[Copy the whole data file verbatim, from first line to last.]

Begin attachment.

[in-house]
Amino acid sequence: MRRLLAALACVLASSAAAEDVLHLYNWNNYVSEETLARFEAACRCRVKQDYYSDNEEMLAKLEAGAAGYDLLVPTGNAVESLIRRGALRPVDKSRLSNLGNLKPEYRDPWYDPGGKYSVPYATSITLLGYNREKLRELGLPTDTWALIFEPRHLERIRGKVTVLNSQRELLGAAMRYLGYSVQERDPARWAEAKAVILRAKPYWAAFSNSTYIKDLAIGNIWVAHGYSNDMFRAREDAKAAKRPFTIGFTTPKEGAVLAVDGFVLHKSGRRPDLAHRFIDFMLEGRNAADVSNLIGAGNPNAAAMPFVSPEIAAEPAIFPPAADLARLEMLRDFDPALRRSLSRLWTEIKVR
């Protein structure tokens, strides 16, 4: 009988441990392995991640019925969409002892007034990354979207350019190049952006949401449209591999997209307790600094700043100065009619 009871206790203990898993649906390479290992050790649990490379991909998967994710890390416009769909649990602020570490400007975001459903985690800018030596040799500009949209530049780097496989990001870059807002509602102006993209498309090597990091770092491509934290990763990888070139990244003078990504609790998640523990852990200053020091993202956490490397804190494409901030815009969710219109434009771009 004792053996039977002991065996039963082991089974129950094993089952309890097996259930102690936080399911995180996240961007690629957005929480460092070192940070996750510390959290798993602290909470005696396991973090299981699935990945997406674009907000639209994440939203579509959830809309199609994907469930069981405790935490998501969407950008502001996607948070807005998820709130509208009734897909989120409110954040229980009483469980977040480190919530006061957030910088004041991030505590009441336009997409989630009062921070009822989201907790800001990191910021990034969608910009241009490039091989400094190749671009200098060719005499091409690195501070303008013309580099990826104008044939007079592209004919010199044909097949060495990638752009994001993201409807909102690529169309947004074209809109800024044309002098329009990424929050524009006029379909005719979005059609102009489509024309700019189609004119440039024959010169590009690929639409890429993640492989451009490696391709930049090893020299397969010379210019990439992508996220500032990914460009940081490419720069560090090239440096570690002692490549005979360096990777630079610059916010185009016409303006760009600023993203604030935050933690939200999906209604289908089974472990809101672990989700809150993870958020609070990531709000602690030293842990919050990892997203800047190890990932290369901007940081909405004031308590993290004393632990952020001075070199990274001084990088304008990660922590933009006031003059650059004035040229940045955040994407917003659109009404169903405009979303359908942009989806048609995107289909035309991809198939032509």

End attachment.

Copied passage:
[in-house]
Amino acid sequence: MRRLLAALACVLASSAAAEDVLHLYNWNNYVSEETLARFEAACRCRVKQDYYSDNEEMLAKLEAGAAGYDLLVPTGNAVESLIRRGALRPVDKSRLSNLGNLKPEYRDPWYDPGGKYSVPYATSITLLGYNREKLRELGLPTDTWALIFEPRHLERIRGKVTVLNSQRELLGAAMRYLGYSVQERDPARWAEAKAVILRAKPYWAAFSNSTYIKDLAIGNIWVAHGYSNDMFRAREDAKAAKRPFTIGFTTPKEGAVLAVDGFVLHKSGRRPDLAHRFIDFMLEGRNAADVSNLIGAGNPNAAAMPFVSPEIAAEPAIFPPAADLARLEMLRDFDPALRRSLSRLWTEIKVR
């Protein structure tokens, strides 16, 4: 009988441990392995991640019925969409002892007034990354979207350019190049952006949401449209591999997209307790600094700043100065009619 009871206790203990898993649906390479290992050790649990490379991909998967994710890390416009769909649990602020570490400007975001459903985690800018030596040799500009949209530049780097496989990001870059807002509602102006993209498309090597990091770092491509934290990763990888070139990244003078990504609790998640523990852990200053020091993202956490490397804190494409901030815009969710219109434009771009 004792053996039977002991065996039963082991089974129950094993089952309890097996259930102690936080399911995180996240961007690629957005929480460092070192940070996750510390959290798993602290909470005696396991973090299981699935990945997406674009907000639209994440939203579509959830809309199609994907469930069981405790935490998501969407950008502001996607948070807005998820709130509208009734897909989120409110954040229980009483469980977040480190919530006061957030910088004041991030505590009441336009997409989630009062921070009822989201907790800001990191910021990034969608910009241009490039091989400094190749671009200098060719005499091409690195501070303008013309580099990826104008044939007079592209004919010199044909097949060495990638752009994001993201409807909102690529169309947004074209809109800024044309002098329009990424929050524009006029379909005719979005059609102009489509024309700019189609004119440039024959010169590009690929639409890429993640492989451009490696391709930049090893020299397969010379210019990439992508996220500032990914460009940081490419720069560090090239440096570690002692490549005979360096990777630079610059916010185009016409303006760009600023993203604030935050933690939200999906209604289908089974472990809101672990989700809150993870958020609070990531709000602690030293842990919050990892997203800047190890990932290369901007940081909405004031308590993290004393632990952020001075070199990274001084990088304008990660922590933009006031003059650059004035040229940045955040994407917003659109009404169903405009979303359908942009989806048609995107289909035309991809198939032509």